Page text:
Silly toys may be child’s play, but that doesn’t mean they aren’t big business. Here are 11 of the dumbest items that, in the hands of children, turned into pure gold for the people who sold them.
These goofy wristbands are just silicone rubber, formed into shapes. That’s it. A pack of 24 sells for around $5 and was invented by Robert Croak, who told CBS news in 2010, “I definitely feel like I’m one of the luckiest men alive.” Seeing that this invention has led to a fortune estimated at $15 million, we’d say that sounds about right. Read more …
I’m of the opinion that the sooner kids figure out how the whole eating/farting/pooping cycle works, the better. Kong Suni, the gassy baby doll sweeping South Korea, does just that. Designed to help with the potty training process, this apple-cheeked doll eats cereal, farts when you press her tummy and eliminates waste in a tiny commode complete with an adorable little poo poo. Because poop is cute in Korea! Best part is, Kong Suni passes gas on command (a skill I have yet to master). I would have killed to have a doll like this when I was a kid. My Cabbage Patch Kids didn’t do anything on command. But I suppose that was what my little brother was for. [The Stir]
This is a “Playtime Belt Buckle” that’s currently for sale on Etsy. It is composed of a totally functional Etch A Sketch, and I don’t know about you guys, but I’ve never been so keenly aware of the erotic qualities of those little nobs before. Damn. [The Daily What]
Suddenly I see what it’s all about, bronies! I totally understand how you could love My Little Pony as grown-ass adults. It’s no secret around here that Rachel and I are obsessed with weirdo Chanel designer Karl Lagerfeld but he is even more adorable in pony form. My Little Karl is a piece of artwork by German sculptor/graphic artist Mari Kasurinen, who has created My Little Ponies in dozens of pop culture incarnations. Many of them are sold on her site … possibly to bronies. Check out my favorites — and yes, it was hard to whittle it down to just 20! [Mari Kasurinen]
Back in the day, Ken was always a hot commodity whenever my friends and I fought over whose Barbie would be the lucky lady that day. Turns out, Ken might not even be into plastic boobs, anyway. In a four-room set she built in an art gallery for a piece called “In The Dollhouse,” photographer Dina Goldstein captures Barbie and Ken’s failing marriage as Ken tries to sort out his own sexuality in an unseen lifestyle within the Dream House walls. [DinaGoldstein.com]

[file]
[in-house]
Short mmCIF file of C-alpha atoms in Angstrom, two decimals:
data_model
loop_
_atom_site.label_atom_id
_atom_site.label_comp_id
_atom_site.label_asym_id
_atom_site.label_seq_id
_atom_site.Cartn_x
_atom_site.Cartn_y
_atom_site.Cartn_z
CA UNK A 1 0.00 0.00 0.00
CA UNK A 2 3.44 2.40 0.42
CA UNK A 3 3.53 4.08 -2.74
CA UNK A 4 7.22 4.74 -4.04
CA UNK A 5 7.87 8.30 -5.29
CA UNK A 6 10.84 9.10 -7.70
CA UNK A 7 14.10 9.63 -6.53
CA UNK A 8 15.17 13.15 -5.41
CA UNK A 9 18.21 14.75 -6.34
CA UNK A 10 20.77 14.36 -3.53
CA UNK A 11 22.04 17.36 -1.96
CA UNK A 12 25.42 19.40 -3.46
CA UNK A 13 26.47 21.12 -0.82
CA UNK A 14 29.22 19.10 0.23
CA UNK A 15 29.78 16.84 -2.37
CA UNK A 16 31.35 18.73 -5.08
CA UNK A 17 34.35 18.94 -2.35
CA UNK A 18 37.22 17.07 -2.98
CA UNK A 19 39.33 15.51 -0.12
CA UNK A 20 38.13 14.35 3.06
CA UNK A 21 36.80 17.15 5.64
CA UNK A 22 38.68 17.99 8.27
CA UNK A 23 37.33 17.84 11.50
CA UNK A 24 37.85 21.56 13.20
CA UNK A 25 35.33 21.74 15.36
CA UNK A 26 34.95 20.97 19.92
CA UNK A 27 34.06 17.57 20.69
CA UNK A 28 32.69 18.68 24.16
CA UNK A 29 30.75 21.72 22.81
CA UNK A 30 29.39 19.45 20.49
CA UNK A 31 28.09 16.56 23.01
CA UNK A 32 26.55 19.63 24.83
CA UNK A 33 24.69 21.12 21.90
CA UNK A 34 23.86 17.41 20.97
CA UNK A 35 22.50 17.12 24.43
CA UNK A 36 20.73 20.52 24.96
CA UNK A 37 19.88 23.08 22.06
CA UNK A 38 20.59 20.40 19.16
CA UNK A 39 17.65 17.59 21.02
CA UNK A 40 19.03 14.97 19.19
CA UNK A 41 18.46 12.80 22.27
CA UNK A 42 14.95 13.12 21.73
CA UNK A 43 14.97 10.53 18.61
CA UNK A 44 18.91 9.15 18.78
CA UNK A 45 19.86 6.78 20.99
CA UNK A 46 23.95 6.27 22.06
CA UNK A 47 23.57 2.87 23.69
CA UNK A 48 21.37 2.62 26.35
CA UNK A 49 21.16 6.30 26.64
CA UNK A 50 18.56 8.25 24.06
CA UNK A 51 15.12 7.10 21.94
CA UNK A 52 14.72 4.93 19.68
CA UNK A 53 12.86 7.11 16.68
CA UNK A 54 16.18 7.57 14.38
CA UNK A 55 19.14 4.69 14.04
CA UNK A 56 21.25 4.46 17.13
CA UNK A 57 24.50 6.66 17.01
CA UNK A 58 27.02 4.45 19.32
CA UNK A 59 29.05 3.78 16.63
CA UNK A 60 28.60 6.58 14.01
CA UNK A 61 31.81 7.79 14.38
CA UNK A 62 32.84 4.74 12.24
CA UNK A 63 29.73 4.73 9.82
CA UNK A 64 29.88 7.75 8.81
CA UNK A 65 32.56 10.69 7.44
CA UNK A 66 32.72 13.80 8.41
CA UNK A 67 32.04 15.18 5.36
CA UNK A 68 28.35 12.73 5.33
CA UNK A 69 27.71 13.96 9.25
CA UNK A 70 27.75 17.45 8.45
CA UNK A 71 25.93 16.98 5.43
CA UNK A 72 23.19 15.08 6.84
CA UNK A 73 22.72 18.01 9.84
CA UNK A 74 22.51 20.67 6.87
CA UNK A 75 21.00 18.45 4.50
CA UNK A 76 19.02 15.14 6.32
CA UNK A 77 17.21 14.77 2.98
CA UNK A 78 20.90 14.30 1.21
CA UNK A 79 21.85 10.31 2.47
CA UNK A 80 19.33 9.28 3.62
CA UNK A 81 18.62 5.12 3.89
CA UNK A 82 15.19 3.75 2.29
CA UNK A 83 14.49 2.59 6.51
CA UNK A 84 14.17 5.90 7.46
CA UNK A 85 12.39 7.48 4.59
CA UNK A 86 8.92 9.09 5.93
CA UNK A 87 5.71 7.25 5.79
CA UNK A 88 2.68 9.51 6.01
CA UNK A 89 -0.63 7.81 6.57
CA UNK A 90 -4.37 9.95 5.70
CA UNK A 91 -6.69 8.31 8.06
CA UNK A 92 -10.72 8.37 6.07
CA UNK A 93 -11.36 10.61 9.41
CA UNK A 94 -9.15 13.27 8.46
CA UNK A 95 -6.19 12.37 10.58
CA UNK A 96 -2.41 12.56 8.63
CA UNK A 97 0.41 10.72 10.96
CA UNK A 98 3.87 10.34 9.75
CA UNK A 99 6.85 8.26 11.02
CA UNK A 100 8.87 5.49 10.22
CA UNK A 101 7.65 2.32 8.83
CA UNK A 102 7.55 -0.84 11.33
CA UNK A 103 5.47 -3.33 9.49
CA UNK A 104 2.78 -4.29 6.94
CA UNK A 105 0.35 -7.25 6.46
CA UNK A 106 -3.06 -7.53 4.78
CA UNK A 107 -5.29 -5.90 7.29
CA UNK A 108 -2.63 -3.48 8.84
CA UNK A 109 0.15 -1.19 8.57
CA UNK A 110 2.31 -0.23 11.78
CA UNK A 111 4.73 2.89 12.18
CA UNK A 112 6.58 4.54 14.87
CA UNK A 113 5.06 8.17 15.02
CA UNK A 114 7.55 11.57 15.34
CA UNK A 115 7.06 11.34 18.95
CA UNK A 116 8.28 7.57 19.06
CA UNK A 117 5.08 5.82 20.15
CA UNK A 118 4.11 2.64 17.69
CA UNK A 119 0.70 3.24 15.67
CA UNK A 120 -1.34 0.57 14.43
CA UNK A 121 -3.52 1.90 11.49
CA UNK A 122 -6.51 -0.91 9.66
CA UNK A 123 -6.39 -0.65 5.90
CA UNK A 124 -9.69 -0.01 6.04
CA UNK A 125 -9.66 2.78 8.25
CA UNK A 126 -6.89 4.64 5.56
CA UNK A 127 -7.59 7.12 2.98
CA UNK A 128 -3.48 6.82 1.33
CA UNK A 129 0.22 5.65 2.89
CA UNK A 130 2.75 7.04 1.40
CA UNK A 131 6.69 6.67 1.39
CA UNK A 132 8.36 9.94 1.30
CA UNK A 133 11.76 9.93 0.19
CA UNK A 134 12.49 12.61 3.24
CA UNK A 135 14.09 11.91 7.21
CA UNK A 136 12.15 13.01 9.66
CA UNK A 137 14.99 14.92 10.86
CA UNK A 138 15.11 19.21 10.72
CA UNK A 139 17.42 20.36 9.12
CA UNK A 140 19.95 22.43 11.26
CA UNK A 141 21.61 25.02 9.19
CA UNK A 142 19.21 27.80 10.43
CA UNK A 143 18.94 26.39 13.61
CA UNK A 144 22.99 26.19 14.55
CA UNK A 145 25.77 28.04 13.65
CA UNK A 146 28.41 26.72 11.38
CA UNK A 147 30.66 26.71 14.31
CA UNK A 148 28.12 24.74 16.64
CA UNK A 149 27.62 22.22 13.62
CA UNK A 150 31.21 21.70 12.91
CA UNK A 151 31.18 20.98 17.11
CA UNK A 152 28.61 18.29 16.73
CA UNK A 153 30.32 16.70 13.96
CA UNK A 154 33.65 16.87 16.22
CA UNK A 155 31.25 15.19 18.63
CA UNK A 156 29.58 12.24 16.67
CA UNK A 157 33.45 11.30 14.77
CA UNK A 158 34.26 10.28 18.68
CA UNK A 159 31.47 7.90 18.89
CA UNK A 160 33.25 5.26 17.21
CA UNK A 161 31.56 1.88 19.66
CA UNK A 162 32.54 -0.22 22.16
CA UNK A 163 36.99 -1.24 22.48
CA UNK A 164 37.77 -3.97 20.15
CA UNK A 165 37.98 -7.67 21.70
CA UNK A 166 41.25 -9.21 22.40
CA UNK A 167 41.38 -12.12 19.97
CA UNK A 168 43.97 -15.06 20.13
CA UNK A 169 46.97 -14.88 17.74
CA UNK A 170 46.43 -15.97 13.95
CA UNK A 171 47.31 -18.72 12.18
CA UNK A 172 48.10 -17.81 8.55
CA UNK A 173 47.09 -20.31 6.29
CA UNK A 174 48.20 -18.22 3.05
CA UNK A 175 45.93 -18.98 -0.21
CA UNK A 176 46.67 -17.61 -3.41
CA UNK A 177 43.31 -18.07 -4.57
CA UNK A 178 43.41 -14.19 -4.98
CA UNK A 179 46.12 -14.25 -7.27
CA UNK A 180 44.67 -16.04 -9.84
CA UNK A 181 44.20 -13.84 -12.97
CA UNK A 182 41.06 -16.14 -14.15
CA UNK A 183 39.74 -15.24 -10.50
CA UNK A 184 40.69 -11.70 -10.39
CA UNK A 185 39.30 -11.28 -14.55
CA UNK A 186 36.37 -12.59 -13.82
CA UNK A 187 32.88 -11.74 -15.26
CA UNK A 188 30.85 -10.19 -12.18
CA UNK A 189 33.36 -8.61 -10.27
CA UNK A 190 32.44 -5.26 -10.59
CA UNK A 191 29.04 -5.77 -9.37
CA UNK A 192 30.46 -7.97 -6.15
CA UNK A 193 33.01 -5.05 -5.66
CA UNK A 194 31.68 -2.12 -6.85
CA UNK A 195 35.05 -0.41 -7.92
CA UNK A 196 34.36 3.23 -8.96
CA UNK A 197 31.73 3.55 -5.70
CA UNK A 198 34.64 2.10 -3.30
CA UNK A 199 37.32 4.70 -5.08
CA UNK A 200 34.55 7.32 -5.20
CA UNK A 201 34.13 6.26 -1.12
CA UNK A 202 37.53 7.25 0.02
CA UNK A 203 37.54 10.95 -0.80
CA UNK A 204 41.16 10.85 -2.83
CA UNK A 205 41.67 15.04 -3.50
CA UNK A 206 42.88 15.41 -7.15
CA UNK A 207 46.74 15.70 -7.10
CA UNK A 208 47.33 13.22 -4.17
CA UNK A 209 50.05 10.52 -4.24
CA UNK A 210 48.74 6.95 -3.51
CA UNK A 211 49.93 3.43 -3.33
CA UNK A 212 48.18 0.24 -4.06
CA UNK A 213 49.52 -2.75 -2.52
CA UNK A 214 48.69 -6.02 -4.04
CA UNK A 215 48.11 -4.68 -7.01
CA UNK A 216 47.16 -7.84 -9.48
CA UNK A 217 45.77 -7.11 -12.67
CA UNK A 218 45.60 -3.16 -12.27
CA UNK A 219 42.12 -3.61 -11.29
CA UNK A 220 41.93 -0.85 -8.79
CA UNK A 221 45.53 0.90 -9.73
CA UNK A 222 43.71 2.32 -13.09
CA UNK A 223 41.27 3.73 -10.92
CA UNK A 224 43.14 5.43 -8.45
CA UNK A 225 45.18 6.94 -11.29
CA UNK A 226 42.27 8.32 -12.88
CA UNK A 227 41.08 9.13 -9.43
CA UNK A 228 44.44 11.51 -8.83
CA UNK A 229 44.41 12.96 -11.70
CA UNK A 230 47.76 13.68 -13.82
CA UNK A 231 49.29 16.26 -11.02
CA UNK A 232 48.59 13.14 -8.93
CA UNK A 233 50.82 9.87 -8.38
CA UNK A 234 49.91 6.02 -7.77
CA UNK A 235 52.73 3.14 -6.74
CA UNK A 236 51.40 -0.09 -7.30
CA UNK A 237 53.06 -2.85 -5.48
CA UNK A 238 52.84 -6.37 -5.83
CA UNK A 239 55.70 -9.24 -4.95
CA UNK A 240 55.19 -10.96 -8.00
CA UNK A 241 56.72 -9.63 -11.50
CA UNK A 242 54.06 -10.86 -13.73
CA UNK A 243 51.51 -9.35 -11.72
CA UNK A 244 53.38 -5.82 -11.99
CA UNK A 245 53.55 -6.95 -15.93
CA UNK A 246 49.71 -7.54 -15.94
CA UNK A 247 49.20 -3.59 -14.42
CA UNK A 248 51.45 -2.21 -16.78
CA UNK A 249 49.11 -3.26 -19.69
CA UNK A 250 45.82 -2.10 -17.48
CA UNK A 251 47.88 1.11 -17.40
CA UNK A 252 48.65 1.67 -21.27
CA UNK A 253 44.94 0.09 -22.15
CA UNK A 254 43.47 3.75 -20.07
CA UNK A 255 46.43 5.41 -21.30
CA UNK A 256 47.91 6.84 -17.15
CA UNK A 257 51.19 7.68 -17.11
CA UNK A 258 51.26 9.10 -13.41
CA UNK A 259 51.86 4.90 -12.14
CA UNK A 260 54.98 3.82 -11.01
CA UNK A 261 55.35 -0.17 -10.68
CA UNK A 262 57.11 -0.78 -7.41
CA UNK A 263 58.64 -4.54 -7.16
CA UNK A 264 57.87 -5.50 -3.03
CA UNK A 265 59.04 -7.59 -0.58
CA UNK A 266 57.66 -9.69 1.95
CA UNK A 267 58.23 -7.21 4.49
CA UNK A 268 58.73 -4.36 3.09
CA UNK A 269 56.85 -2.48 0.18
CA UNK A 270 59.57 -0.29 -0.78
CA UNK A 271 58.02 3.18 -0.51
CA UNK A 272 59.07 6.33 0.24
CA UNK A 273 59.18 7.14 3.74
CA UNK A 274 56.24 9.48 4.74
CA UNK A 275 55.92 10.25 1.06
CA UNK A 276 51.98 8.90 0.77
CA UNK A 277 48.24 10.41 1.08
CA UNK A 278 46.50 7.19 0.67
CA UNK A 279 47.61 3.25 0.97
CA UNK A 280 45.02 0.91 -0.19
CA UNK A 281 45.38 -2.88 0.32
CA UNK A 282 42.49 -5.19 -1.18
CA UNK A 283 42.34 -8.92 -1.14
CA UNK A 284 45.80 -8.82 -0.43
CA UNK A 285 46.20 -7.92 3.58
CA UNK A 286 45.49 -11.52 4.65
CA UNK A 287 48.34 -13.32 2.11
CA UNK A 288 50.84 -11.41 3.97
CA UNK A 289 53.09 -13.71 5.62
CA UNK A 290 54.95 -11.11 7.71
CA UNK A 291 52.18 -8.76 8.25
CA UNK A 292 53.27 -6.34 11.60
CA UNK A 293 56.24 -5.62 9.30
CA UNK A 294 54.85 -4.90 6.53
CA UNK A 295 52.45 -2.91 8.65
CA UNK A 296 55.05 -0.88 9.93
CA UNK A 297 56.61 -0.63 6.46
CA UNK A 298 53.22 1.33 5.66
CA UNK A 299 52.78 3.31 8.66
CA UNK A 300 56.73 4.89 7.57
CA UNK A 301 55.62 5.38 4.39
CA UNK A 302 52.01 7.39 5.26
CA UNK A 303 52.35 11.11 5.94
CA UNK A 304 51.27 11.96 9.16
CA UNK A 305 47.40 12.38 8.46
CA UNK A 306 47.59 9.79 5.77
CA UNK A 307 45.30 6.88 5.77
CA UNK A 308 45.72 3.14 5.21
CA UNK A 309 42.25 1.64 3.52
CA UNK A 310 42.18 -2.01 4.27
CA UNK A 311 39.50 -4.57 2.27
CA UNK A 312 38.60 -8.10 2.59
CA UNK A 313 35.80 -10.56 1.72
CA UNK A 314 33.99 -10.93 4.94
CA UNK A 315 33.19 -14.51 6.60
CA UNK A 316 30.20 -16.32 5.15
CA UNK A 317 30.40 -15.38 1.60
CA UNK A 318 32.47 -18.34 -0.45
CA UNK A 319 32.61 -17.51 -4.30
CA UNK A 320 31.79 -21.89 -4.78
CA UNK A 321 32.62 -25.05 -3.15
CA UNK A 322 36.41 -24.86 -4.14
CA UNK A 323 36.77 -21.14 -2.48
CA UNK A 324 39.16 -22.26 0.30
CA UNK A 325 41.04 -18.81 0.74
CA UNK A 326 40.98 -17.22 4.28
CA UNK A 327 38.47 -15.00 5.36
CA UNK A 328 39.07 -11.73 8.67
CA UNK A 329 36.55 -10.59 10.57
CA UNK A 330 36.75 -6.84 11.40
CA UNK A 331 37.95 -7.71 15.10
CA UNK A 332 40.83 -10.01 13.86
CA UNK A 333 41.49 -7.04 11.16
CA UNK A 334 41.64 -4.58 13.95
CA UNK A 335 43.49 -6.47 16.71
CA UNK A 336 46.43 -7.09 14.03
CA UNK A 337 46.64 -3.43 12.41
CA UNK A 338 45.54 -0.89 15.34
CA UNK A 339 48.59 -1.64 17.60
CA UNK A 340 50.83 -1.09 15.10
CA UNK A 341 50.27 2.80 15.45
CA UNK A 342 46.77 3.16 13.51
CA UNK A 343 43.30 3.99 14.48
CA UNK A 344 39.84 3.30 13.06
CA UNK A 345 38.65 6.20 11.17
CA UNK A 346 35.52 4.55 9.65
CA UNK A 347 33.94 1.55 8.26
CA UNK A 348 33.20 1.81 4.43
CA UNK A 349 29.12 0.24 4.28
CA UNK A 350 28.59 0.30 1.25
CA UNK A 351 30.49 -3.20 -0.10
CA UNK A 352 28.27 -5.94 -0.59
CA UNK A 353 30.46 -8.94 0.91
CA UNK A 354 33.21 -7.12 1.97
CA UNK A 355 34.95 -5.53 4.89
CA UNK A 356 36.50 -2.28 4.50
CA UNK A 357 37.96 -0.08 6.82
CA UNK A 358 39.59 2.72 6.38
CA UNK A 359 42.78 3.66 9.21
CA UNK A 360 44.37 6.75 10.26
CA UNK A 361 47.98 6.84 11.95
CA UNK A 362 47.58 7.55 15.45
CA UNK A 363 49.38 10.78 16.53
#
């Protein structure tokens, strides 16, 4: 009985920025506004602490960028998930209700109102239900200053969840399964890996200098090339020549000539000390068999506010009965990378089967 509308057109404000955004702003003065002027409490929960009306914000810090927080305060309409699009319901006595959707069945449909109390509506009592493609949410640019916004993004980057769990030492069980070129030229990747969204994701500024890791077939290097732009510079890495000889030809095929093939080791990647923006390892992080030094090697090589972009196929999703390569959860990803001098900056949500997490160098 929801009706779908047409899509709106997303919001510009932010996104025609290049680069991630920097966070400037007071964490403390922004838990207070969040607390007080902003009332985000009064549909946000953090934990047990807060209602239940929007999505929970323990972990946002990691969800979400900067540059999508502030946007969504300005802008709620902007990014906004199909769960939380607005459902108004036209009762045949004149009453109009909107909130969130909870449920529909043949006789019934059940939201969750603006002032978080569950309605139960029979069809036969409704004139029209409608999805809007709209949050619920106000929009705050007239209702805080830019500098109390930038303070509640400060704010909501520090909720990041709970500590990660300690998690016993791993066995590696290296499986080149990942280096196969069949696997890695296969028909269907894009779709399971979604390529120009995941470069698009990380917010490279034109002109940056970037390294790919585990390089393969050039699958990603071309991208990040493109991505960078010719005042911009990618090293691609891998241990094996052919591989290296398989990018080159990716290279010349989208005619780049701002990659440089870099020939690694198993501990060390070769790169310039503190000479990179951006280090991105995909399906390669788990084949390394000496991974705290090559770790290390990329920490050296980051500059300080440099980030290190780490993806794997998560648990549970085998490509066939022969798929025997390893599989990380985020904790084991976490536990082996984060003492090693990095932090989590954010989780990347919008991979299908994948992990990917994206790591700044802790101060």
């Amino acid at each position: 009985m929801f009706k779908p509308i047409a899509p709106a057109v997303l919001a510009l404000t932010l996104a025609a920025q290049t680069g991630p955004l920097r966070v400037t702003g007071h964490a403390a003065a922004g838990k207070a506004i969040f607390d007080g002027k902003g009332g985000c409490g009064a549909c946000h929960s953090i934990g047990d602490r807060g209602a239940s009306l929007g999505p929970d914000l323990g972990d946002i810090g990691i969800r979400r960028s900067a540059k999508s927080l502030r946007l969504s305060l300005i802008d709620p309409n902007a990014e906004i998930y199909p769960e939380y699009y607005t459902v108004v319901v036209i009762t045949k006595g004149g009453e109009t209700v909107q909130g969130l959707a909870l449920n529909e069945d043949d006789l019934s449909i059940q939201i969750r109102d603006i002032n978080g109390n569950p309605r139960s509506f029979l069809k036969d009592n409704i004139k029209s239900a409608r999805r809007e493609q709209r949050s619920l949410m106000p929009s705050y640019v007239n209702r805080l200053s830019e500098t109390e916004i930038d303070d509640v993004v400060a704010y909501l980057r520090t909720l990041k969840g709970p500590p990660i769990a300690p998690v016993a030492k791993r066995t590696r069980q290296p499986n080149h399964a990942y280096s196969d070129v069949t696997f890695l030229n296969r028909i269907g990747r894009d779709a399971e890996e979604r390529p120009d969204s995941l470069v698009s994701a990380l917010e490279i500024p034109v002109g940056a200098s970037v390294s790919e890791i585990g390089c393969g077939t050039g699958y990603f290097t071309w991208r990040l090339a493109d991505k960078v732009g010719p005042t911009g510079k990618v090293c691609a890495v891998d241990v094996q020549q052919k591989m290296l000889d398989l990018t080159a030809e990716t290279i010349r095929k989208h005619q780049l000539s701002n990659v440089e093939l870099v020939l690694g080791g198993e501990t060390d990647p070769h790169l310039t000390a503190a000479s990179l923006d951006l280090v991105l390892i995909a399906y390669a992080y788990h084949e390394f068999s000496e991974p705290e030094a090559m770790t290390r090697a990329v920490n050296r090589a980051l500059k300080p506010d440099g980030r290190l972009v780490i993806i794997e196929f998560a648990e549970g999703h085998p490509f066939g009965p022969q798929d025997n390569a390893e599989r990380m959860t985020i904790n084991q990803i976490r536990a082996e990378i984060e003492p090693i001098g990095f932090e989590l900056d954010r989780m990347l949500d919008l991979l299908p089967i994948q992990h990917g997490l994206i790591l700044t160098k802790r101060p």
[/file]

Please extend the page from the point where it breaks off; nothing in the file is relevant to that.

“Mad Men” may be almost done for the season, but fret not! Here’s a whole mess of “Mad Men”-inspired Barbie dolls to keep you entertained. No, Mattel hasn’t suddenly sanctioned LSD and sex out of wedlock. Artist Michael Williams of MyLifeInPlastic.com dressed each and every one of these old Barbie and Ken dolls (plus a Skipper doll for Sally!) himself. Their accessories are even funnier than the dolls themselves!
We can’t wait to convert the old Barbie Dream House into Sterling Cooper Draper Pryce and play. We just have one question … where’s Don?! P.S. If you are a few episodes behind, spoiler alerts ahead. [My Life In Plastic]
The Chosen People among us (Kidding! Kidding! You’re all beautiful chosen people to me) know that part of the Passover celebration involves reciting the 10 plagues that befell the land of Egypt while they held the Jews in captivity. Typically, Jews acknowledge the plagues during the Passover ceremony by reciting each one of the plagues (which are, for the record, blood, frogs, lice, flies, murrain, boils, hail, locusts, darkness and slaying of the first born) and pouring a little wine out for each one. Enter this helpful BAG OF PLAGUES, which offers plastic representations of each plague instead. So when you’re like, “What’s murrain?” you can reach in the bag and see that it’s “a virus that affects cattle and eventually kills them.” Thanks bag of plagues!
But even if you’re NOT Jewish, a bag of plagues could be helpful. Pesky roomate? Drop some locusts on her bed. Annoying coworker? Leave a couple of gnats on her desk chair. They’ll get the picture real quick.
But what is her policy on drilling in the Artic National Wildlife Refuge? Inquiring minds want to know, Mattel. [Racked]
It’s common knowledge that toys are marketed to boys and girls in hugely different–and often troubling–ways. Media literacy advocate and video artist Jonathan McIntosh has come up with a super effective way to illustrate those differences. It’s called the Gendered Advertising Remixer, and the concept is simple: on one side of the screen is a selection of ads targeting boys, on the other side are ads targeting girls. You drag one ad to the audio box, one to the video box, click “Mashup,” and you’ll watch a sweet, maternal ad for a baby doll accompanied by the explosions and violent rhetoric of a GI Joe commercial (or swap the audio and video for equally confusing results). Some of the remixes are funny, but all of them bring up major questions about our culture’s definitions of gender, how early they are instilled in us, and how harmful they can be. But you don’t have to take our word for it. Remix some ads for yourself! [Gendered Advertising Remixer]